By humbly and honestly sharing his faith-based explorations, Lott leads readers and writers to more authentic living and writing.

New reviews of Little One Lost

While doing some marketing research this morning, I discovered a few new online references to my recently published Little One Lost: Living with Early Infant Loss.

First, I found a positive review of Little One Lost: Living with Early Infant Loss at the Reformed Reader blog. Andrew Compton (URCNA minister) writes that he attended Synod Nyack 2012 where he purchased Little One Lost. He calls it “a very timely and powerful book” and adds, “I was deeply moved.”

He notes that every death is a tragic reminder of the curse, but that the death of a child “brings a unique set of emotions.  Ministers and lay-people alike are often poorly equipped to empathize with grieving mothers and fathers.  This is why Little One Lost is such a valuable new contribution.”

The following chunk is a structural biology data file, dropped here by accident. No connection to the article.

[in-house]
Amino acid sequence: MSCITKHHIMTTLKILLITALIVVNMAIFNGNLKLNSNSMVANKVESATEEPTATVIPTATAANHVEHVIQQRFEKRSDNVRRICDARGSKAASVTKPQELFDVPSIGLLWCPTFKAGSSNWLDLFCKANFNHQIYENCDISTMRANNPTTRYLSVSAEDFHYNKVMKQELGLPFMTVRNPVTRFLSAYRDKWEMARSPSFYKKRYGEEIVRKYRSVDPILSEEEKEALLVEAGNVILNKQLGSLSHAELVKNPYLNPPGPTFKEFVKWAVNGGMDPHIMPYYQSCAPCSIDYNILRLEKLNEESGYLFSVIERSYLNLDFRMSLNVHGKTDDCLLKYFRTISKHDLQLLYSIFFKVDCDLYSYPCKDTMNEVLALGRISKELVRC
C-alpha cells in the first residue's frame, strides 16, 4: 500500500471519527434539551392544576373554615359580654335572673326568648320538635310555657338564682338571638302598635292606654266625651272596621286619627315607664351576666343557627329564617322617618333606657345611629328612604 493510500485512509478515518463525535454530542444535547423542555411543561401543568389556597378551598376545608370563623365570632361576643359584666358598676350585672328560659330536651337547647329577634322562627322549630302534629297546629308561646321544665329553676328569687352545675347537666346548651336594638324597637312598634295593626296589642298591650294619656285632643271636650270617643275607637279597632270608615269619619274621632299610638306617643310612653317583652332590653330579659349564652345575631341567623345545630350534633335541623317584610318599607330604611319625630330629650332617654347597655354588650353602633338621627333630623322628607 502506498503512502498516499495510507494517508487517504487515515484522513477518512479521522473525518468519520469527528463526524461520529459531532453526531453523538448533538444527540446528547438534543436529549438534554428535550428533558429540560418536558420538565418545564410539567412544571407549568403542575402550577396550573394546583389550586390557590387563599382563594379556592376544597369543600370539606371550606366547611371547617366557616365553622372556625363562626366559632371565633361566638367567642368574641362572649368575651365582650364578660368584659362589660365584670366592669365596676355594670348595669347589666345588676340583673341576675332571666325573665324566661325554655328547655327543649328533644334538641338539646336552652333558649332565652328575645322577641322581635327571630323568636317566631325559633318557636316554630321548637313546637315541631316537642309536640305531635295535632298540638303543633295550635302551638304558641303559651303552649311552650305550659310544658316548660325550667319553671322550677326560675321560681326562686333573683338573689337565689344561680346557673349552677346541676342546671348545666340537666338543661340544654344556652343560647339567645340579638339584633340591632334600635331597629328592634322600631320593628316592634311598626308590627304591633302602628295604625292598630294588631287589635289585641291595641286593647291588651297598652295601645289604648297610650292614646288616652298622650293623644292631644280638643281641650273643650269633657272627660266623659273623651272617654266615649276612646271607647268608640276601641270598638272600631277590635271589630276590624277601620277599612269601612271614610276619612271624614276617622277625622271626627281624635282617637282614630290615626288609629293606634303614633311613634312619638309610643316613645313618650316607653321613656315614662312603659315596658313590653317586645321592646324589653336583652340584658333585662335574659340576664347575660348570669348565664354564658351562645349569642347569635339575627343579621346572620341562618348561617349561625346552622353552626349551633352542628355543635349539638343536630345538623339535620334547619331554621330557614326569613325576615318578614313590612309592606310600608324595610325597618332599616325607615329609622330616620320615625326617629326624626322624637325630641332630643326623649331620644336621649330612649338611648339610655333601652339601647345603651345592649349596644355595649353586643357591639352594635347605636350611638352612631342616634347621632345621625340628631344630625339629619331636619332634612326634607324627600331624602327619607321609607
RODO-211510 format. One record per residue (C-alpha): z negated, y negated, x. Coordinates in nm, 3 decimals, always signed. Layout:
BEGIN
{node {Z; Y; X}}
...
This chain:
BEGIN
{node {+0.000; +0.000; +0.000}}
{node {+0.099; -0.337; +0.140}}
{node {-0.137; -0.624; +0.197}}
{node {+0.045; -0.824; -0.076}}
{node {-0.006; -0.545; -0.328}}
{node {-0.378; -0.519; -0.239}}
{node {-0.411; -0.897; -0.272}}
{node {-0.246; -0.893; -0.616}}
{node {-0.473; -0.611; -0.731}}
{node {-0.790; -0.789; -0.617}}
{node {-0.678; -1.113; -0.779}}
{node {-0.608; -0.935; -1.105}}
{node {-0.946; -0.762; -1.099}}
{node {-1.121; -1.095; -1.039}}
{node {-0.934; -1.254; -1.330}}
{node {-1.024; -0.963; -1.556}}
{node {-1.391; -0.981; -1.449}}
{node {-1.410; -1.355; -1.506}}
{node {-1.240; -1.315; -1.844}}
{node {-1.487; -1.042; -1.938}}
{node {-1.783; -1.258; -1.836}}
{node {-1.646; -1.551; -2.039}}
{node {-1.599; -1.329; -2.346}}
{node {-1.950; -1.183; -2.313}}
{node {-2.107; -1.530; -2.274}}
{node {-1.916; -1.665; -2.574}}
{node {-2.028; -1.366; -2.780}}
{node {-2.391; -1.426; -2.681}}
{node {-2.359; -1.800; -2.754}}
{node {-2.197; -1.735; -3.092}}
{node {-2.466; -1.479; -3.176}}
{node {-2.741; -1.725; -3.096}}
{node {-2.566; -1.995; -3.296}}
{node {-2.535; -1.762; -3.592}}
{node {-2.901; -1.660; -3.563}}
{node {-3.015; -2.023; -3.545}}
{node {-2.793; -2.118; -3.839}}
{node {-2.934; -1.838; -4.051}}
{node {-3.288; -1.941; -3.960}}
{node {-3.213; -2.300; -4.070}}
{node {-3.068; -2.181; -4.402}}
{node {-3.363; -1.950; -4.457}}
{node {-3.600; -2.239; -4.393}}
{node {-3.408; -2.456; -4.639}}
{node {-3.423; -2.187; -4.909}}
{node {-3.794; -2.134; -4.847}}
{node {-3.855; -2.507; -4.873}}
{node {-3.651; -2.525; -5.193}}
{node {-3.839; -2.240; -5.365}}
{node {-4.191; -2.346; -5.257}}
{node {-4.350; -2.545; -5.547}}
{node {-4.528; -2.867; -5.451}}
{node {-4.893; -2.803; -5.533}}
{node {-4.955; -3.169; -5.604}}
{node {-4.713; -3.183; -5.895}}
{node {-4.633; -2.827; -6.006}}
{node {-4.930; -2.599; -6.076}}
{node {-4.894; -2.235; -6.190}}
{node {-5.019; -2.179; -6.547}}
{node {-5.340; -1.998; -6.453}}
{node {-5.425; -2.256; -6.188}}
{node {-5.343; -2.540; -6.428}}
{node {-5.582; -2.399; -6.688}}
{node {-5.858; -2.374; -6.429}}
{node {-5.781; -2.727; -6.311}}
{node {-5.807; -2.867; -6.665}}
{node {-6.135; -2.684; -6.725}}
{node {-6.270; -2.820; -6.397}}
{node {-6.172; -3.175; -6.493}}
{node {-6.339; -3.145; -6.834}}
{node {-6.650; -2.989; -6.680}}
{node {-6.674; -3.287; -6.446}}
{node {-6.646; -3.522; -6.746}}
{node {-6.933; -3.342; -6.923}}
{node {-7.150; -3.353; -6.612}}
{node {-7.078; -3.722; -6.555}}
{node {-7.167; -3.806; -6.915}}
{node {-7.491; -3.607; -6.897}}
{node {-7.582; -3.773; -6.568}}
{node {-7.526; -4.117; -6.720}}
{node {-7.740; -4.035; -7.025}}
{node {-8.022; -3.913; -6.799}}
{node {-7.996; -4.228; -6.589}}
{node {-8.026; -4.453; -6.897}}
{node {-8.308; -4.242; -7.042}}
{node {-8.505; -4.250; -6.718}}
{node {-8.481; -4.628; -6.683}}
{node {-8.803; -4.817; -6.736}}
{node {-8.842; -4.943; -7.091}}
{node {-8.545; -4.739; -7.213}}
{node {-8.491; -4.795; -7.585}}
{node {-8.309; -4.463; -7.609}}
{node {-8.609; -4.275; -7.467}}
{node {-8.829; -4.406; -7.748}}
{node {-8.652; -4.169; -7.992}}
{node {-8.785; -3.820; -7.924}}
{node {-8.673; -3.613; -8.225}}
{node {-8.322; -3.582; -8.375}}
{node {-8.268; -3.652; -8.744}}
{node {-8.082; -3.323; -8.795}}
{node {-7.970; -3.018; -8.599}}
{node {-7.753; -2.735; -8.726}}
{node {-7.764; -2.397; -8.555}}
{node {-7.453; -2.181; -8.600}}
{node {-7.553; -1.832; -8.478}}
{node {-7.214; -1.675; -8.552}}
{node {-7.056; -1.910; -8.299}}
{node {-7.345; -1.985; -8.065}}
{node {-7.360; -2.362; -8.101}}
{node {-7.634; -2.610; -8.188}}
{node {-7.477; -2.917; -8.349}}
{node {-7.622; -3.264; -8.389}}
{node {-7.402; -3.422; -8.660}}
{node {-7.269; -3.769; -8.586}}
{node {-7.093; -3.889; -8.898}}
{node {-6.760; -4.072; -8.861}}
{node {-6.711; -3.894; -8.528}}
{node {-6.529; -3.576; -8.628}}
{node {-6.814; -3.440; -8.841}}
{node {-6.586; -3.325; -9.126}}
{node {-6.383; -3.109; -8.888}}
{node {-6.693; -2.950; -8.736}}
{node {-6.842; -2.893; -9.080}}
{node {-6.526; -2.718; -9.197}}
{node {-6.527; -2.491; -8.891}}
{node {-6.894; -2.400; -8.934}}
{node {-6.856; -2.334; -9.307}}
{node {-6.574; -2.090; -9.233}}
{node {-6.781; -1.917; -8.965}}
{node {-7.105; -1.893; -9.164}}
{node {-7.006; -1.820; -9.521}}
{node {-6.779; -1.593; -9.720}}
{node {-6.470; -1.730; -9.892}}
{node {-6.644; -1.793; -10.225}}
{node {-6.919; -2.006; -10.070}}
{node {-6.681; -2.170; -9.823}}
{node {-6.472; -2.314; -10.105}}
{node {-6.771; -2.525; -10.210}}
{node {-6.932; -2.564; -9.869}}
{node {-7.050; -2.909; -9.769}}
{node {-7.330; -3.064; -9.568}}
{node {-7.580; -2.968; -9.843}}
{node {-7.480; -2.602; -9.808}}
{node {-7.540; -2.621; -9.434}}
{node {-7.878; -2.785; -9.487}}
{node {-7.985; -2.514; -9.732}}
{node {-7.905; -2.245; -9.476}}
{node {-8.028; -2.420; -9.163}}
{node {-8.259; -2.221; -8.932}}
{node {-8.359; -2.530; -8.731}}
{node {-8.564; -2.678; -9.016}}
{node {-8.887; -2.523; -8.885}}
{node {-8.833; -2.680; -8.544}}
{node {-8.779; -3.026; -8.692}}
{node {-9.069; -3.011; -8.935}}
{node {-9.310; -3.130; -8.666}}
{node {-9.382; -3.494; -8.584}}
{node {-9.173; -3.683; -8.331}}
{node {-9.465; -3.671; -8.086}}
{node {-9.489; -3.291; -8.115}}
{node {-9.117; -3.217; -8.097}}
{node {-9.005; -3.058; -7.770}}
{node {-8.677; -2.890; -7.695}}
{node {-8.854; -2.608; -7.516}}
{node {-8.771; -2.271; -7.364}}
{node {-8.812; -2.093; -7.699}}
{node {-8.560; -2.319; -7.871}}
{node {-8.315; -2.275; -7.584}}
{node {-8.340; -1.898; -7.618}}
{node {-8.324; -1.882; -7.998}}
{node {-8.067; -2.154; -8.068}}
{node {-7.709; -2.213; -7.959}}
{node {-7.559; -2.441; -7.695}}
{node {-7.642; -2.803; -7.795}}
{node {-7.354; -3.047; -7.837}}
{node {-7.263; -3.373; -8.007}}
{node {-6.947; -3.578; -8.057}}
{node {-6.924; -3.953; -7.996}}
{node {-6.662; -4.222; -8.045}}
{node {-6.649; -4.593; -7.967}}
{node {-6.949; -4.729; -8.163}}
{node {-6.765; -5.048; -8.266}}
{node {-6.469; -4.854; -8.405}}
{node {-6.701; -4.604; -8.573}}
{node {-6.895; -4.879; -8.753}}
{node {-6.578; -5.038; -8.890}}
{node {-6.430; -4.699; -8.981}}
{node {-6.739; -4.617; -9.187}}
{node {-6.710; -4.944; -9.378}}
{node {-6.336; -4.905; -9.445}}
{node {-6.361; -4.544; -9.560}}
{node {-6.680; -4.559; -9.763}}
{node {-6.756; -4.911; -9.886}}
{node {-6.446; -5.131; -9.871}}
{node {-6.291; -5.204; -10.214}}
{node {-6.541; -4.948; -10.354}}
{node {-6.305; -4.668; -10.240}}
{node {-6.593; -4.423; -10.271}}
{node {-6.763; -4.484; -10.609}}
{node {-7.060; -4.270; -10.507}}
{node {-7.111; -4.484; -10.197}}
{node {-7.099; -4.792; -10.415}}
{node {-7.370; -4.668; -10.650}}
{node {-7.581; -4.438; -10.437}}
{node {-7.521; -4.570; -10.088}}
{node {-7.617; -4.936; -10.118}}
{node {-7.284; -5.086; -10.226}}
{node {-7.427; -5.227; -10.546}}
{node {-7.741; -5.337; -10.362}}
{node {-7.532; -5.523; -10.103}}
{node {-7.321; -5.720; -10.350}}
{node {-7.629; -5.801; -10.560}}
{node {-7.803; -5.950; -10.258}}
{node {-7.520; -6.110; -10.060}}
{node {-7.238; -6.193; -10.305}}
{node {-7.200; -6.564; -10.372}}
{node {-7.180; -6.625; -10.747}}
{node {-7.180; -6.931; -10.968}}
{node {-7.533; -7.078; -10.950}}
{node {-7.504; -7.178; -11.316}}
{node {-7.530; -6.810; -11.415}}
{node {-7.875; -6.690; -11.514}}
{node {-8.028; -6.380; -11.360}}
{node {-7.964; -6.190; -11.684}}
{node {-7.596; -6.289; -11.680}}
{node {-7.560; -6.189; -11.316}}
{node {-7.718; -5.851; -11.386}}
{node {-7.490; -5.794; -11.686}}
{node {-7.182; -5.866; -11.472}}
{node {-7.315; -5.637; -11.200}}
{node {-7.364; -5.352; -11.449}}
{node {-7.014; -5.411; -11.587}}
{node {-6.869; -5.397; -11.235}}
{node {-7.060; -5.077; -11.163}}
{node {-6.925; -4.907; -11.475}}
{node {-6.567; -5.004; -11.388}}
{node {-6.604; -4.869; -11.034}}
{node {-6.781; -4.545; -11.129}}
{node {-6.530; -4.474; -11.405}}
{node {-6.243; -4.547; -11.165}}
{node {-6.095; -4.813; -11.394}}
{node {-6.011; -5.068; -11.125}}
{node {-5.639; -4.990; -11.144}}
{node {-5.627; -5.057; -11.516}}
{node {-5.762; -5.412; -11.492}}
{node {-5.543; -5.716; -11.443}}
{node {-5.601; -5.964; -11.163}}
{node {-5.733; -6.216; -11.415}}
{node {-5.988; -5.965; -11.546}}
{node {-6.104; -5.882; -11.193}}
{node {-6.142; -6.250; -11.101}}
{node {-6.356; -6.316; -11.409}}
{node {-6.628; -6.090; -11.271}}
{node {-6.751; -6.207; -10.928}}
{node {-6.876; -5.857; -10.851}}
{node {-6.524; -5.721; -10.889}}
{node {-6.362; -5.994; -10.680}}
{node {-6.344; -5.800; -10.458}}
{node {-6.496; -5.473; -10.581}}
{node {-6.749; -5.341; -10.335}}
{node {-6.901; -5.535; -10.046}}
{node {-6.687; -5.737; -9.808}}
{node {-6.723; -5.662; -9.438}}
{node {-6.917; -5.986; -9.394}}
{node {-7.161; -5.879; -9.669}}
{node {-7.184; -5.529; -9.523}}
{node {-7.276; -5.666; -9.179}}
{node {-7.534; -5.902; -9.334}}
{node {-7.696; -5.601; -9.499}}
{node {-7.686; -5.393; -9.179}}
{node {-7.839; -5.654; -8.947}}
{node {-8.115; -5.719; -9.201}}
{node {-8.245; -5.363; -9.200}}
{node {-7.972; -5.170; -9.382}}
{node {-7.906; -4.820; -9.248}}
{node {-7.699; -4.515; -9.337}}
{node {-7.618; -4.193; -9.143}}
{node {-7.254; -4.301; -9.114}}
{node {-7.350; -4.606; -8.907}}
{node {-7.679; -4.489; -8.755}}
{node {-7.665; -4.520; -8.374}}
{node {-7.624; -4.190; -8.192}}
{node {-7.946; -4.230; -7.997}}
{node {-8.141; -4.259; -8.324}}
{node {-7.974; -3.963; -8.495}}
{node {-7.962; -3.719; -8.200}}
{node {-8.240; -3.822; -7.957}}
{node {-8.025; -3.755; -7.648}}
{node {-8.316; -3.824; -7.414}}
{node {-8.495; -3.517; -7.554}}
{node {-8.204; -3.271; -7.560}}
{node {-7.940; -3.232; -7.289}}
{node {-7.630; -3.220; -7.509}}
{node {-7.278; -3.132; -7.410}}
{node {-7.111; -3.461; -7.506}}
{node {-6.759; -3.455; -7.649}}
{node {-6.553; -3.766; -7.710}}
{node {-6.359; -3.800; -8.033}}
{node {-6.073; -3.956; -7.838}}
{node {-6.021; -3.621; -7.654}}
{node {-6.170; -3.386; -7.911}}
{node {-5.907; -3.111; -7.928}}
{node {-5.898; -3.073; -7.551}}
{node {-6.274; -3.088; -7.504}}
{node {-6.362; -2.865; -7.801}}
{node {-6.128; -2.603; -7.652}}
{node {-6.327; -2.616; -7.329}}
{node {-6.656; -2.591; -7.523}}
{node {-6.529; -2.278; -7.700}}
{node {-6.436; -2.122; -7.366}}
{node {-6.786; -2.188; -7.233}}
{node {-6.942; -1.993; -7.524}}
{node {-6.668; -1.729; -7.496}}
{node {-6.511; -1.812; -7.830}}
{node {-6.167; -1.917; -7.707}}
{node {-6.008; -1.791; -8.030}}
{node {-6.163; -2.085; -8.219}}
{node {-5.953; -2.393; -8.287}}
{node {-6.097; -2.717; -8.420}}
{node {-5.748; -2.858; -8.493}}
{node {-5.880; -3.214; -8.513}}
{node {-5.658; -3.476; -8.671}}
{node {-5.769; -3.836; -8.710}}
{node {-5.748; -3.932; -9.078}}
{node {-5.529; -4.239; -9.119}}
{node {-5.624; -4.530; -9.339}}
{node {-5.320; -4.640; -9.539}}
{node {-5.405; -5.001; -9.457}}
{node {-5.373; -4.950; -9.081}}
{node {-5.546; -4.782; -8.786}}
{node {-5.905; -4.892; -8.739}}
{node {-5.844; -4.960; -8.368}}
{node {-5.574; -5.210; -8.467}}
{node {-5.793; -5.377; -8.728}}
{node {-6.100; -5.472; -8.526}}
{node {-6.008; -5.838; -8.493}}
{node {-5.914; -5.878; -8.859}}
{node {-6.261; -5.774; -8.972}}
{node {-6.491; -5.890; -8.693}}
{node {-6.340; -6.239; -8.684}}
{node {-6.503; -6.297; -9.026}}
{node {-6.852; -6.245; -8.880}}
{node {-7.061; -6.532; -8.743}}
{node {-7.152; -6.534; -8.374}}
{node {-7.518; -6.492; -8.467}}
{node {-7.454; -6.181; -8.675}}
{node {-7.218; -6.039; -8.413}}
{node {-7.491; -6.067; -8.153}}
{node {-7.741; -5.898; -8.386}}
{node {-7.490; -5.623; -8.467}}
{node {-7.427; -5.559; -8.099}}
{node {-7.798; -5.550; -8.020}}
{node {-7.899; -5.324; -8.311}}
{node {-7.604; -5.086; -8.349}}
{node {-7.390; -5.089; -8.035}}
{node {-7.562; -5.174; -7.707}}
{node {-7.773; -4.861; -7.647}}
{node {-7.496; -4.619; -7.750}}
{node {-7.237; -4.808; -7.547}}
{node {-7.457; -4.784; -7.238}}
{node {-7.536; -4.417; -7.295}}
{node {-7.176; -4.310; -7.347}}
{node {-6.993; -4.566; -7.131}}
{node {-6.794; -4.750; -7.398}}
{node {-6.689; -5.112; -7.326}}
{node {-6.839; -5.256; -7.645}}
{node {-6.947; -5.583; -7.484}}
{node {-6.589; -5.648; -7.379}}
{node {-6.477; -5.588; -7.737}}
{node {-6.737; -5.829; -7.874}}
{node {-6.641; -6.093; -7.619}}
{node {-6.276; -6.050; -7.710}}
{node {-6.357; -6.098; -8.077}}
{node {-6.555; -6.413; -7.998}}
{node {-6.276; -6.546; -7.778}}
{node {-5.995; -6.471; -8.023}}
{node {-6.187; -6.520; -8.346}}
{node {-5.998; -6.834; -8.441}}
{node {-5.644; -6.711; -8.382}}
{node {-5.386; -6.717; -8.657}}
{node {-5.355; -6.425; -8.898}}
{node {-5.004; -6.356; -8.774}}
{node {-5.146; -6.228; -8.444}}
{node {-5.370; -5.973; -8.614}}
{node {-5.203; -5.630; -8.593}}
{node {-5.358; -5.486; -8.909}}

Compton adds, “I believe that this book will benefit all of us.  It will help those of us who are ministers to preach the gospel in more intentional and sensitive ways to those carrying these sorrows.  It will help friends and family to lovingly bear the burdens of those who have suffered early infant loss.  Perhaps most importantly, it will remind us that the taboo itself – the code of silence – is a horrible tragedy.”

He concludes: “Glenda Mathes’ Little One Lost powerfully directs our attention to the One who suffered the loss of his own Son.  It draws our thoughts and affections to the One who Himself suffered to the utmost.”

Second, I discovered that the Three R’s blog is offering a free copy of Little One Lost to someone willing to review it for The Standard Bearer.